So, let's change up the question: do you live in a such a way that your life would be recognized as evidence that God's infinite mercy is freely available to anyone who longs to be re-made in the image and likeness of Christ? If so, then Jesus' warning of persecution in tonight's gospel is for you. If not, why bother with this difficult path? What drew you to Christ in the first place? Did someone reveal a righteous act of God to you and entice you to follow along? It can't be the promise of eternal life b/c that promise is kept for those who are unashamed of Christ. Maybe you were responding to that gnawing emptiness that living without purpose feeds. Or maybe you recognized in yourself the capacity to love sacrificially and now find yourself struggling along with the rest of us to take baby steps along the Way. How about this: the further away from God you got, the harder you ran, the tighter He held on and you just decided that all those mushy ideas like love, mercy, forgiveness, hope, faith are all stronger than your desire to sin and so here you are? That too is a righteous act of God. Leave here tonight and reveal this deed to the world: here you are b/c God's love for you is always stronger than the Enemy's hatred of Him and of His.


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24 November 2015

Permanent renewal, persistent peace. . .

NB. A 2009 Roman homily preached at the Angelicum's English Mass.
St Andrew Dung-Lac and Companions
Fr. Philip Neri Powell, OP
SS. Domenico e Sisto, Roma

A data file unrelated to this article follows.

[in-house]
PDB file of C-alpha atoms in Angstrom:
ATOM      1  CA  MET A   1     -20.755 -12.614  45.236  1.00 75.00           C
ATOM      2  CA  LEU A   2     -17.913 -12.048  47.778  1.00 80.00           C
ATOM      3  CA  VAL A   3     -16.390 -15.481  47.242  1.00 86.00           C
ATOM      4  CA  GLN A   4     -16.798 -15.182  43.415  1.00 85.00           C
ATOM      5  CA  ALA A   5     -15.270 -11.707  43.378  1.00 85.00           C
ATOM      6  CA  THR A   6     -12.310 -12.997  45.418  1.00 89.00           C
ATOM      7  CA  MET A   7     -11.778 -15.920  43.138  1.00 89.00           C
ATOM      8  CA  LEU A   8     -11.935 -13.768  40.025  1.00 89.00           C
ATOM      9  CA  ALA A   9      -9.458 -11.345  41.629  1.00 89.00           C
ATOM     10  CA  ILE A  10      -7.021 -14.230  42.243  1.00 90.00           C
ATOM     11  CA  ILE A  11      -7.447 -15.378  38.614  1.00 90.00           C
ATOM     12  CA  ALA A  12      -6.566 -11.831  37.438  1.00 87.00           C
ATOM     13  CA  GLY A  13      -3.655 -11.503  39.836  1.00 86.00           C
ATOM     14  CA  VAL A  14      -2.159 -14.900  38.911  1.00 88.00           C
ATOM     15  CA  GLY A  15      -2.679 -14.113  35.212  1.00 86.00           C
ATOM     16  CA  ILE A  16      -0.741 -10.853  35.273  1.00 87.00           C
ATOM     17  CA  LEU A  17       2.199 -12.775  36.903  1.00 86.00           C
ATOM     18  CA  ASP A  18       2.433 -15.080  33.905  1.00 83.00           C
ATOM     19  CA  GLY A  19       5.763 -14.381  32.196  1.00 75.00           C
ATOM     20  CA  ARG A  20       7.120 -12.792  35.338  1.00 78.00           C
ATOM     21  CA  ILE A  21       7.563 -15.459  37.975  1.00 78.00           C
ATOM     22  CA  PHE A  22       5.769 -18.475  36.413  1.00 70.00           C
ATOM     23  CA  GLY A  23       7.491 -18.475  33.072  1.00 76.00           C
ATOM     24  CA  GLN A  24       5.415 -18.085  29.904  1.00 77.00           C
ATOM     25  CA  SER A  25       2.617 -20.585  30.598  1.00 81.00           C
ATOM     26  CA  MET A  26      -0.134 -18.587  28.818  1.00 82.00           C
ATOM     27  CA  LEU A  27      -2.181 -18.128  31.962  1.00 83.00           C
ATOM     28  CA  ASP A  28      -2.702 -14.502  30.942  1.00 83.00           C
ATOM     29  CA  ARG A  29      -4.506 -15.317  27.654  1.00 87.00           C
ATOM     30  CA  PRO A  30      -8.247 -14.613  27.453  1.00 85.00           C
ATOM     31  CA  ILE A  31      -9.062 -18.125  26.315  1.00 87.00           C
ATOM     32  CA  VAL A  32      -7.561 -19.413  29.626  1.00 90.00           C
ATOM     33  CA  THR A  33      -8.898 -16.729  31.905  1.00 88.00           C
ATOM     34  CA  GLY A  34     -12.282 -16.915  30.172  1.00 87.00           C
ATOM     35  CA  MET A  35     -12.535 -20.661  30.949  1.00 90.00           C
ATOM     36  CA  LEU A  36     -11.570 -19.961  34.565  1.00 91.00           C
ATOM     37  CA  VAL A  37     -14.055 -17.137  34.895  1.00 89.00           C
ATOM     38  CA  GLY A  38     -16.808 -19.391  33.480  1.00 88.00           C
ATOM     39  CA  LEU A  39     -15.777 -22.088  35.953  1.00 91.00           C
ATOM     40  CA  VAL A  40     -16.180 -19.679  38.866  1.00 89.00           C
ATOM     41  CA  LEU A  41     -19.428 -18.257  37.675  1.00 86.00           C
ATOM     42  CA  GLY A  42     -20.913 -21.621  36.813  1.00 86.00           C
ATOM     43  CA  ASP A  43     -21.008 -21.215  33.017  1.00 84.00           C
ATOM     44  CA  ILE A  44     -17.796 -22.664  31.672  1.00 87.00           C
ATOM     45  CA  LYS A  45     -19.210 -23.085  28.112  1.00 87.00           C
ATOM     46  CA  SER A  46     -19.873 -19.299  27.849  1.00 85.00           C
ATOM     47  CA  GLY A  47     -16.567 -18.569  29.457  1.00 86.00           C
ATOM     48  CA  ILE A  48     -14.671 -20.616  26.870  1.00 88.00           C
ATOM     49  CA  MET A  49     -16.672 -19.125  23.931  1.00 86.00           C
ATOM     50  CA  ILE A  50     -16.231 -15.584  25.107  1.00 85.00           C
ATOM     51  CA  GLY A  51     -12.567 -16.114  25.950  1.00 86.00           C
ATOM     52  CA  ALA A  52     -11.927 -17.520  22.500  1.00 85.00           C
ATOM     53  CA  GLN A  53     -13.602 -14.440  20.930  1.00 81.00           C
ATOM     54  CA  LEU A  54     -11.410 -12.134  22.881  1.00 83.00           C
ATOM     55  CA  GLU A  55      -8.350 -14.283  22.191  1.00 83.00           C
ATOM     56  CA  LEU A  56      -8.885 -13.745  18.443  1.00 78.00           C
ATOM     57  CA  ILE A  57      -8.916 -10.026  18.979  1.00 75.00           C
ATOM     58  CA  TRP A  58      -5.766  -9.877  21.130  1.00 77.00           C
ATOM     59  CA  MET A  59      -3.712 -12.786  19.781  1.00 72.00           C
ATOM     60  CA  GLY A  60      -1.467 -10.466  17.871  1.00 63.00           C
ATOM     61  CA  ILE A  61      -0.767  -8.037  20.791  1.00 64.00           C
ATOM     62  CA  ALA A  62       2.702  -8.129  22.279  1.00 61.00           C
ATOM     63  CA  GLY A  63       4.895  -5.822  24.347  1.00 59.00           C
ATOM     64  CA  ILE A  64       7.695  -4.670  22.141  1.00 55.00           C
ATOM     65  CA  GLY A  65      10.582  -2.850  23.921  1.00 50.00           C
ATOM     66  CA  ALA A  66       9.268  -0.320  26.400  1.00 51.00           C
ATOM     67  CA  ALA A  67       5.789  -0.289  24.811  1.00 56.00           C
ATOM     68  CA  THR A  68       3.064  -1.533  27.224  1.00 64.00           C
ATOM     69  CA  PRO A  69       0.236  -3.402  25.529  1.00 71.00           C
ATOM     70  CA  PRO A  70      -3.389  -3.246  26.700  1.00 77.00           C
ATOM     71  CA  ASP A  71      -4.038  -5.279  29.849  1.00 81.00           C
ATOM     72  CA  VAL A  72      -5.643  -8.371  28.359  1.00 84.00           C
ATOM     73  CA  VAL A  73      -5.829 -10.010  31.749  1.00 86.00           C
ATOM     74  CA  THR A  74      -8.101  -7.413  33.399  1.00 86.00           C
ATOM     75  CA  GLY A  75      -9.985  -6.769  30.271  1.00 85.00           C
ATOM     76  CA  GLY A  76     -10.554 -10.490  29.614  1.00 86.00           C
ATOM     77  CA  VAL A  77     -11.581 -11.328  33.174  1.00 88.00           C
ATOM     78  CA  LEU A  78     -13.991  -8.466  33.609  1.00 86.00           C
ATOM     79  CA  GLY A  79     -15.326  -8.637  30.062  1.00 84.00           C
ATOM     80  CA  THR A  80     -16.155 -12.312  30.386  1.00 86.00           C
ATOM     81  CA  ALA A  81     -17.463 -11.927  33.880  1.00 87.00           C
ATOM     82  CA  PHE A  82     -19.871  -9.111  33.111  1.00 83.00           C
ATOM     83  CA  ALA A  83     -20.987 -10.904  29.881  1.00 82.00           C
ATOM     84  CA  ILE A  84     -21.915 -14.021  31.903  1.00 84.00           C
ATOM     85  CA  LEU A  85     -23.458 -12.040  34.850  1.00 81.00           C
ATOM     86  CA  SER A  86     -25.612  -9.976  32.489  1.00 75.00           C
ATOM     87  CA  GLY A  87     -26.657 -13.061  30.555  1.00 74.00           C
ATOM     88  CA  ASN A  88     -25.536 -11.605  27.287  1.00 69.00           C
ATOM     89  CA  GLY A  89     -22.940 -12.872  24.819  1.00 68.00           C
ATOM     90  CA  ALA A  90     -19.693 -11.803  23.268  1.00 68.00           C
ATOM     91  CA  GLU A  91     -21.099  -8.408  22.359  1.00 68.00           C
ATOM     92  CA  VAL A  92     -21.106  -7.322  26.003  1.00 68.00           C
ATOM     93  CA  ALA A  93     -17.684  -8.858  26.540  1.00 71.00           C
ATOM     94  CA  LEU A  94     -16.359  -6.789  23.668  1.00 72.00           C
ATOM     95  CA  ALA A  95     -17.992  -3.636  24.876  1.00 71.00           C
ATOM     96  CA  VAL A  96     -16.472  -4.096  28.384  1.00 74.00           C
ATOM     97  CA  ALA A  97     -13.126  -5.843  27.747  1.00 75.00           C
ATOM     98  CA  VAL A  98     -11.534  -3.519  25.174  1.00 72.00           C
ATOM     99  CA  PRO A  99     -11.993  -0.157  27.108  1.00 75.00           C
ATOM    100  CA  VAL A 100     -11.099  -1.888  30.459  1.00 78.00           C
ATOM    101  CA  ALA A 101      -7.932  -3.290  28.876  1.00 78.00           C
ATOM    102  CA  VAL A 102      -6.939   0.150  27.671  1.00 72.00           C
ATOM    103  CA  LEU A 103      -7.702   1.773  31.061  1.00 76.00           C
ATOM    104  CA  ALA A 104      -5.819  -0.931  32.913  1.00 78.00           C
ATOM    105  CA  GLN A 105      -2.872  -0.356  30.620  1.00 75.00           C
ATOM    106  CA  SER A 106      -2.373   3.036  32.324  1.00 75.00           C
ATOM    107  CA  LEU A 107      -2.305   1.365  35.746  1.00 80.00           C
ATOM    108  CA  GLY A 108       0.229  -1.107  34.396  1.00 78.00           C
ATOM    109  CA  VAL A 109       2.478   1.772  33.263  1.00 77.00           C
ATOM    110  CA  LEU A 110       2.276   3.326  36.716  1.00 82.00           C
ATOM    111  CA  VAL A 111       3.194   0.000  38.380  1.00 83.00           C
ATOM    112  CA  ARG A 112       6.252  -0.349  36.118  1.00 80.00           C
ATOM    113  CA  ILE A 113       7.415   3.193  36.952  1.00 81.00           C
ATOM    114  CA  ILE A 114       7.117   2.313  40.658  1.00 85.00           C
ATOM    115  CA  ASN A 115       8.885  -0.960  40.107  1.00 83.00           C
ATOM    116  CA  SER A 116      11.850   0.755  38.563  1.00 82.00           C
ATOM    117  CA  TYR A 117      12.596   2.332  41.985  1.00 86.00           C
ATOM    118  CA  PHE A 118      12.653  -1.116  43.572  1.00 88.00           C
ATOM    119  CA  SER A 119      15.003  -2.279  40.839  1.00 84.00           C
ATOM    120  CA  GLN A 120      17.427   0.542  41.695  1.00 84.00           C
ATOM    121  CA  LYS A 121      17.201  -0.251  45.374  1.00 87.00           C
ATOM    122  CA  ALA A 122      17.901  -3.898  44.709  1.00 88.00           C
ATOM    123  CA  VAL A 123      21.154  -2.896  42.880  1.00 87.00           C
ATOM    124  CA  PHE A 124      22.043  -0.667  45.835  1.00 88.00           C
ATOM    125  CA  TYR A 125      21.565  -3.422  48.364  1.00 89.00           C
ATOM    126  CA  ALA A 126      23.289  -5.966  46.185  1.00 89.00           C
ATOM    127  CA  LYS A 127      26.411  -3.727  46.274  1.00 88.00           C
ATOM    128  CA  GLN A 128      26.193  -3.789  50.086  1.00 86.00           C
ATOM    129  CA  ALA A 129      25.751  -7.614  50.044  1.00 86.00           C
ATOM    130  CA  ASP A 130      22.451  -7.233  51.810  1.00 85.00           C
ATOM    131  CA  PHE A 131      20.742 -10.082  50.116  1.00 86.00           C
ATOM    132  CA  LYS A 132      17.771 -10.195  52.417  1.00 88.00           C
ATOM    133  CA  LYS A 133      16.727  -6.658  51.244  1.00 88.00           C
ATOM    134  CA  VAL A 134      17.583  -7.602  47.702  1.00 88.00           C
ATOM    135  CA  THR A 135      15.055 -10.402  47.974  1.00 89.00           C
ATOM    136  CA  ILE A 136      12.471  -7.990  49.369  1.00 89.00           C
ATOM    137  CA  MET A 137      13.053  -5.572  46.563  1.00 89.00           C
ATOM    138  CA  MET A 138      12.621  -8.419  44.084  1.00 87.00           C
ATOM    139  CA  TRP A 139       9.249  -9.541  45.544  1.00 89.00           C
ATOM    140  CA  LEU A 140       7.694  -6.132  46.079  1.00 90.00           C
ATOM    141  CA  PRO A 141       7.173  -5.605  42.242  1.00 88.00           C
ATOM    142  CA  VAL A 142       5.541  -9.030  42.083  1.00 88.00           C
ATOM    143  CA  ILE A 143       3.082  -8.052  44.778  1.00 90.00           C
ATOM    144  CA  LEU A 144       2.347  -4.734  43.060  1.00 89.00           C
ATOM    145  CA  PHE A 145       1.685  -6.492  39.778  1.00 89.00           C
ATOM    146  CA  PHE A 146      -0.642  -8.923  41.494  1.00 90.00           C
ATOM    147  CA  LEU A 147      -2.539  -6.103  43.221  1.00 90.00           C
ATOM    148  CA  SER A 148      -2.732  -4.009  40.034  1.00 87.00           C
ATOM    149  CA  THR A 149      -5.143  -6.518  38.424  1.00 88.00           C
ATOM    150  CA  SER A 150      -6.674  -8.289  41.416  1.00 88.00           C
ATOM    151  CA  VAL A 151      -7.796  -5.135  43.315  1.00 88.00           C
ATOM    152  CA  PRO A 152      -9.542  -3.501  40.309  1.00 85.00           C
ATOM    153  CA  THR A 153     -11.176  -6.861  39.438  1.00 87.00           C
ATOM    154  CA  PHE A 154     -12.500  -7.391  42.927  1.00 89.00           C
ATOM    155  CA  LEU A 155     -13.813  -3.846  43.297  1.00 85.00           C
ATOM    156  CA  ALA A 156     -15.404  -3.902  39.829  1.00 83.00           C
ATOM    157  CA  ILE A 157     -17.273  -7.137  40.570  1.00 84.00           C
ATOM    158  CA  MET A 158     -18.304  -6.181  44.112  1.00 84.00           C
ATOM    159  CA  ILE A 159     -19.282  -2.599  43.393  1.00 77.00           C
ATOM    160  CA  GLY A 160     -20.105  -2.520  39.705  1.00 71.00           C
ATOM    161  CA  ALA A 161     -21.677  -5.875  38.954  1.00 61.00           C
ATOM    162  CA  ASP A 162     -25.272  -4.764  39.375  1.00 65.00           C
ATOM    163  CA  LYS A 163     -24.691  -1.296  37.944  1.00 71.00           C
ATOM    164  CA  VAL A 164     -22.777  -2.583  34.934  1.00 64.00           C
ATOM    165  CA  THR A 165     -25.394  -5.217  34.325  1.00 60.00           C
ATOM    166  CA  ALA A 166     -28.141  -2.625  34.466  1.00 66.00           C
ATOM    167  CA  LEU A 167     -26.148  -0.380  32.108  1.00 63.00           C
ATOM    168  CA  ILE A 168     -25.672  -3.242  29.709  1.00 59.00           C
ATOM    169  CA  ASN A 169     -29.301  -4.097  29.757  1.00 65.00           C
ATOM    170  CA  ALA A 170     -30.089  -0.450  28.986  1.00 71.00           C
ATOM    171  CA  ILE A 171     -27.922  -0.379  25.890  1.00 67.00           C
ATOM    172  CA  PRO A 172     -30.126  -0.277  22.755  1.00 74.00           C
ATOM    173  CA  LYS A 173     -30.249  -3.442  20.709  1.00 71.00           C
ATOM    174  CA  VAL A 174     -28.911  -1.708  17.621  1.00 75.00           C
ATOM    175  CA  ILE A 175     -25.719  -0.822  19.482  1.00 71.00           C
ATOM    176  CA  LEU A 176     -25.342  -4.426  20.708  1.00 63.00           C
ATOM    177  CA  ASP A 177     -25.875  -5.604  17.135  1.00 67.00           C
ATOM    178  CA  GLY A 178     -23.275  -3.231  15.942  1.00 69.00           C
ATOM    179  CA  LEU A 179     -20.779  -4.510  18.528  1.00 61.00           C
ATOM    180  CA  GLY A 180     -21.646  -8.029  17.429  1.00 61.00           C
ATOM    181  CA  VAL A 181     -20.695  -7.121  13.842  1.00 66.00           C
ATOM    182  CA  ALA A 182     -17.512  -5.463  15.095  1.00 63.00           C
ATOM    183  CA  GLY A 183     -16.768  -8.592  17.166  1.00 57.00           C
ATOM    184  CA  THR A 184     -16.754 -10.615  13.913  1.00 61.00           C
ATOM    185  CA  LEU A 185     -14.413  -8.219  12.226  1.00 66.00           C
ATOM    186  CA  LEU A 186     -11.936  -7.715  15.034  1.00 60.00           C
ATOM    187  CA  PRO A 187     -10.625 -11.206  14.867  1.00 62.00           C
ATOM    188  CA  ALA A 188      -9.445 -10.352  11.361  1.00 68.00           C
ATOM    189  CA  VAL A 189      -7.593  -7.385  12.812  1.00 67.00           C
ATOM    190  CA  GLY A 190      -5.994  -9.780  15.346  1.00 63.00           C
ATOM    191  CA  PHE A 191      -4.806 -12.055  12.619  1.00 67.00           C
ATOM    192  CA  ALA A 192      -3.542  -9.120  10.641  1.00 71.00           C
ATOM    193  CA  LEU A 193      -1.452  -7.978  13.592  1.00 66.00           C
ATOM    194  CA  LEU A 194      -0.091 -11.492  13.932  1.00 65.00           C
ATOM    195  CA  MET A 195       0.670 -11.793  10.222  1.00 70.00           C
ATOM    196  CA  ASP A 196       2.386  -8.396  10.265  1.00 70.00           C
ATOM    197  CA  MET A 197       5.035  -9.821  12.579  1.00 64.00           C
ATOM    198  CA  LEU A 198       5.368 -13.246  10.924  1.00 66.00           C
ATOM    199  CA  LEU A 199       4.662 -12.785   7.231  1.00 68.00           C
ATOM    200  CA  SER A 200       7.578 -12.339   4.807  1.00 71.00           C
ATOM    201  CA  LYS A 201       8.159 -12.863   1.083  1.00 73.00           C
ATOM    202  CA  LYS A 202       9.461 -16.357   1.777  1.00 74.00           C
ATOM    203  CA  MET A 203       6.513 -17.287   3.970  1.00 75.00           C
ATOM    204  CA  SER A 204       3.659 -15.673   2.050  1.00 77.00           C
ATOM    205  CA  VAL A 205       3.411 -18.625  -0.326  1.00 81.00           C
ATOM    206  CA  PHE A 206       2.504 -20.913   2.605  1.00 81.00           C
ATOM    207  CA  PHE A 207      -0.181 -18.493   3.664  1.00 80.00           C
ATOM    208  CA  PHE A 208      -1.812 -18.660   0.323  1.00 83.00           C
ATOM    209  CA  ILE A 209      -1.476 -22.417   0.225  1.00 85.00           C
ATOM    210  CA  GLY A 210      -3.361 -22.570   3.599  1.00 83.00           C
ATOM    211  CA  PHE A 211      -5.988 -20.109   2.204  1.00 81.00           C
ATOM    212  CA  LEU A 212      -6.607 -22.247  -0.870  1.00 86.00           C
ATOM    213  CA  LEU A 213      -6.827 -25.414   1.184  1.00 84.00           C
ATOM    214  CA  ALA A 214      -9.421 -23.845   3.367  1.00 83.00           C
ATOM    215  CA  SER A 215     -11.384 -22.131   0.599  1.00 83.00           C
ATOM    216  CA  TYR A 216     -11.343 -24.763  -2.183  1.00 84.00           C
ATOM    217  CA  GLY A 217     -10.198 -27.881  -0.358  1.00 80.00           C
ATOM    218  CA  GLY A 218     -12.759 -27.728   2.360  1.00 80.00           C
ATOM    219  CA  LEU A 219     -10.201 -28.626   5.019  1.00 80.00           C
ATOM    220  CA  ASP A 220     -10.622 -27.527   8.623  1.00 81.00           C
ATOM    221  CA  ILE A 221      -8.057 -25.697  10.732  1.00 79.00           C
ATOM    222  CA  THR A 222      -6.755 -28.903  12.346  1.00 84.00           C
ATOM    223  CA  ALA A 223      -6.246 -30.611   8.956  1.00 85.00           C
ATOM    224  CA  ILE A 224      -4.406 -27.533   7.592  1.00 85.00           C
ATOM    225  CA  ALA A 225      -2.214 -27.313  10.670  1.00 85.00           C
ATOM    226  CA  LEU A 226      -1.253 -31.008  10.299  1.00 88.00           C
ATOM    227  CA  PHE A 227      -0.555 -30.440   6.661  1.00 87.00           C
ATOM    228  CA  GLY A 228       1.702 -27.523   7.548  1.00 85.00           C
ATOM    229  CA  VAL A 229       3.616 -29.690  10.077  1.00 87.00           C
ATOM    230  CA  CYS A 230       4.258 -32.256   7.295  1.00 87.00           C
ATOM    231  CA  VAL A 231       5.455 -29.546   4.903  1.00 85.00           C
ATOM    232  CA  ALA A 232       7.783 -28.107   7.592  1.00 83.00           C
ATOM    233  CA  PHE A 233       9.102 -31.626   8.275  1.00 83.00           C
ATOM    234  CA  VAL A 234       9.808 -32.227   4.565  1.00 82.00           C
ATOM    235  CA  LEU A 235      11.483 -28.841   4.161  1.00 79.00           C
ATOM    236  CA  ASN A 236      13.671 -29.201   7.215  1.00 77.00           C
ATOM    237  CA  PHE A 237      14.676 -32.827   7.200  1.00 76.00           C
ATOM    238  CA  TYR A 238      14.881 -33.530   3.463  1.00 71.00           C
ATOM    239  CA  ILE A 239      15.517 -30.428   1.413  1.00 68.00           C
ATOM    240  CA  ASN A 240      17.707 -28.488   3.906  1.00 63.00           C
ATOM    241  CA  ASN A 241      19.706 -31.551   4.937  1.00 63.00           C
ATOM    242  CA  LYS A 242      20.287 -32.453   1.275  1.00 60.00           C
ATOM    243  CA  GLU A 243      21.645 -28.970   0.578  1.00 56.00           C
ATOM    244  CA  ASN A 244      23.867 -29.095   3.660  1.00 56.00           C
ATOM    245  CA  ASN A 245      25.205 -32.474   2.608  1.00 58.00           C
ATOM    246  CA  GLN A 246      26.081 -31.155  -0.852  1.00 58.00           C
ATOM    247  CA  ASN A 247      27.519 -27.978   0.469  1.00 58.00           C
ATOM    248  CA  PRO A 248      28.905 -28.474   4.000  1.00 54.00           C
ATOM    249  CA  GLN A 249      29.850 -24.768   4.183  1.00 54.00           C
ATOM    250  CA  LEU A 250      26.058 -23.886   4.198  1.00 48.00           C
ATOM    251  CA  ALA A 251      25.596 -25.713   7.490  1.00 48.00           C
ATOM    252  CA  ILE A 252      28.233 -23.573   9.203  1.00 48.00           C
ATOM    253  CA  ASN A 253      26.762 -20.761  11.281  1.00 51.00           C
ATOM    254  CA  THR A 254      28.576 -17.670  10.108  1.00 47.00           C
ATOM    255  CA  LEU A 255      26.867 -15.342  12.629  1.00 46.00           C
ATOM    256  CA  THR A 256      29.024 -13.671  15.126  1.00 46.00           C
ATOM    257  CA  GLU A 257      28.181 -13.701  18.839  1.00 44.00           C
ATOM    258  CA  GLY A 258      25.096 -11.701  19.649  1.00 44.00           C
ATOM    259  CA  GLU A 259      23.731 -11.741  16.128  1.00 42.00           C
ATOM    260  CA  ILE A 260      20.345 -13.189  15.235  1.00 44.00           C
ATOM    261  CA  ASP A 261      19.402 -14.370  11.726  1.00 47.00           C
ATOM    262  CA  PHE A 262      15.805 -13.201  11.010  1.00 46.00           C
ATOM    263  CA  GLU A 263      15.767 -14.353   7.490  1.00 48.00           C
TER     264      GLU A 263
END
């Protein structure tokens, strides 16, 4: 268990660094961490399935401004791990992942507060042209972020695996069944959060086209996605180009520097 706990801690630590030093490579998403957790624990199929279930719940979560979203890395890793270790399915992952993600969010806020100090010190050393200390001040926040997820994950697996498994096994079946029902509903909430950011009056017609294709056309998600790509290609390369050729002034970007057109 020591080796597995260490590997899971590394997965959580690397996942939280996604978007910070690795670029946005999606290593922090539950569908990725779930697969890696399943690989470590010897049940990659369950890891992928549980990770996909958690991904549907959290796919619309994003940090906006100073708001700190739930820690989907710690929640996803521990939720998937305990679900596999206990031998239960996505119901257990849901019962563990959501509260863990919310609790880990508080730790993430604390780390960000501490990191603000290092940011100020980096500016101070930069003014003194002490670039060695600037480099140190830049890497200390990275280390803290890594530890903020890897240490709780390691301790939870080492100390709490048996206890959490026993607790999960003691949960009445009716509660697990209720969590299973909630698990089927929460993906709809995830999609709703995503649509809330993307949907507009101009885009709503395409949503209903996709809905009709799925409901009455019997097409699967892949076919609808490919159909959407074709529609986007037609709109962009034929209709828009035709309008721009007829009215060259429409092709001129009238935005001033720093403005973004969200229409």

Anything that can be put together can be taken apart. Anything fixable is breakable. If it can be composed, formed, or united, it can be decomposed, unformed, and disunited. The material universe rises from the play of order and chaos, making and unmaking. You do not have to be a mystic to realize that impermanence is the way of all things. Visit a maternity ward. And then a graveyard. The two are inevitably bound together by the passage of time. Some of us find this truth to be a source of anxiety, a point for jumping off into the abyss of meaninglessness. Some are indifferent, challenged nonetheless by the competition to survive. And others are delighted at the prospect of death, rushing headlong to their end, encouraged by the possibility of immortality. Since humans started thinking about the purpose of their lives, each of these responses to impermanence—anxiety, indifference, and delight—each of these has had its philosophical and theological defenders. The gospel preached by Christ and his Church offers another alternative, another way to live the joys and pains of passing through God's creation: permanent renewal, persistent peace.